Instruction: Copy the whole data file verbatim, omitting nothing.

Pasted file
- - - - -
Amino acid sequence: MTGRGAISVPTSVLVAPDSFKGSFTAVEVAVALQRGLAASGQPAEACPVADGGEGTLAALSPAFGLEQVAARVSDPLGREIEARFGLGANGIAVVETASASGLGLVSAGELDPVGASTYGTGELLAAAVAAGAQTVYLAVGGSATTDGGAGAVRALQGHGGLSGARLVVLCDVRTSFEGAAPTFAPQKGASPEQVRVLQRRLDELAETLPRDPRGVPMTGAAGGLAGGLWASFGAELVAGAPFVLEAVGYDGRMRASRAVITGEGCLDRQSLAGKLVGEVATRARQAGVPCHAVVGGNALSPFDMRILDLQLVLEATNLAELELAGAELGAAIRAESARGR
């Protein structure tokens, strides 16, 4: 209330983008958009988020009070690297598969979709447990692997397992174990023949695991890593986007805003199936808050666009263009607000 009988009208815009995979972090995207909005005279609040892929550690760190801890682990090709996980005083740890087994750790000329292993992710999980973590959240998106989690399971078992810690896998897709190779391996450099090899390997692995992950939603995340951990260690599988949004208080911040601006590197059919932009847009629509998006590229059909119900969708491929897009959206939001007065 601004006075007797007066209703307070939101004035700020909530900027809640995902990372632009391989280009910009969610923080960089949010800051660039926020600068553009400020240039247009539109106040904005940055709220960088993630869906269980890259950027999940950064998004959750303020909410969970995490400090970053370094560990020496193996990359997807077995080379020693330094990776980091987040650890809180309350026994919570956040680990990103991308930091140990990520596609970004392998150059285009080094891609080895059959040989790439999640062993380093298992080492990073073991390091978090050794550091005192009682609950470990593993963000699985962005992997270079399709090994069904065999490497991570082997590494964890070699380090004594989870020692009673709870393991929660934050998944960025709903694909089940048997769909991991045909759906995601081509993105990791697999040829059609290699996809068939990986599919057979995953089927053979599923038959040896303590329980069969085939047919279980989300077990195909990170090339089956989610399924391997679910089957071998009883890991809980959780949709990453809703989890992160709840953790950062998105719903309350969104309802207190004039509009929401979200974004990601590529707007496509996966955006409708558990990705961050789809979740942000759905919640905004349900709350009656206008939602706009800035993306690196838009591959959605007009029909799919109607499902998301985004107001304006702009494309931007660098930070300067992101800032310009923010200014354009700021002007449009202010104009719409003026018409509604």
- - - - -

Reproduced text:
Amino acid sequence: MTGRGAISVPTSVLVAPDSFKGSFTAVEVAVALQRGLAASGQPAEACPVADGGEGTLAALSPAFGLEQVAARVSDPLGREIEARFGLGANGIAVVETASASGLGLVSAGELDPVGASTYGTGELLAAAVAAGAQTVYLAVGGSATTDGGAGAVRALQGHGGLSGARLVVLCDVRTSFEGAAPTFAPQKGASPEQVRVLQRRLDELAETLPRDPRGVPMTGAAGGLAGGLWASFGAELVAGAPFVLEAVGYDGRMRASRAVITGEGCLDRQSLAGKLVGEVATRARQAGVPCHAVVGGNALSPFDMRILDLQLVLEATNLAELELAGAELGAAIRAESARGR
């Protein structure tokens, strides 16, 4: 209330983008958009988020009070690297598969979709447990692997397992174990023949695991890593986007805003199936808050666009263009607000 009988009208815009995979972090995207909005005279609040892929550690760190801890682990090709996980005083740890087994750790000329292993992710999980973590959240998106989690399971078992810690896998897709190779391996450099090899390997692995992950939603995340951990260690599988949004208080911040601006590197059919932009847009629509998006590229059909119900969708491929897009959206939001007065 601004006075007797007066209703307070939101004035700020909530900027809640995902990372632009391989280009910009969610923080960089949010800051660039926020600068553009400020240039247009539109106040904005940055709220960088993630869906269980890259950027999940950064998004959750303020909410969970995490400090970053370094560990020496193996990359997807077995080379020693330094990776980091987040650890809180309350026994919570956040680990990103991308930091140990990520596609970004392998150059285009080094891609080895059959040989790439999640062993380093298992080492990073073991390091978090050794550091005192009682609950470990593993963000699985962005992997270079399709090994069904065999490497991570082997590494964890070699380090004594989870020692009673709870393991929660934050998944960025709903694909089940048997769909991991045909759906995601081509993105990791697999040829059609290699996809068939990986599919057979995953089927053979599923038959040896303590329980069969085939047919279980989300077990195909990170090339089956989610399924391997679910089957071998009883890991809980959780949709990453809703989890992160709840953790950062998105719903309350969104309802207190004039509009929401979200974004990601590529707007496509996966955006409708558990990705961050789809979740942000759905919640905004349900709350009656206008939602706009800035993306690196838009591959959605007009029909799919109607499902998301985004107001304006702009494309931007660098930070300067992101800032310009923010200014354009700021002007449009202010104009719409003026018409509604």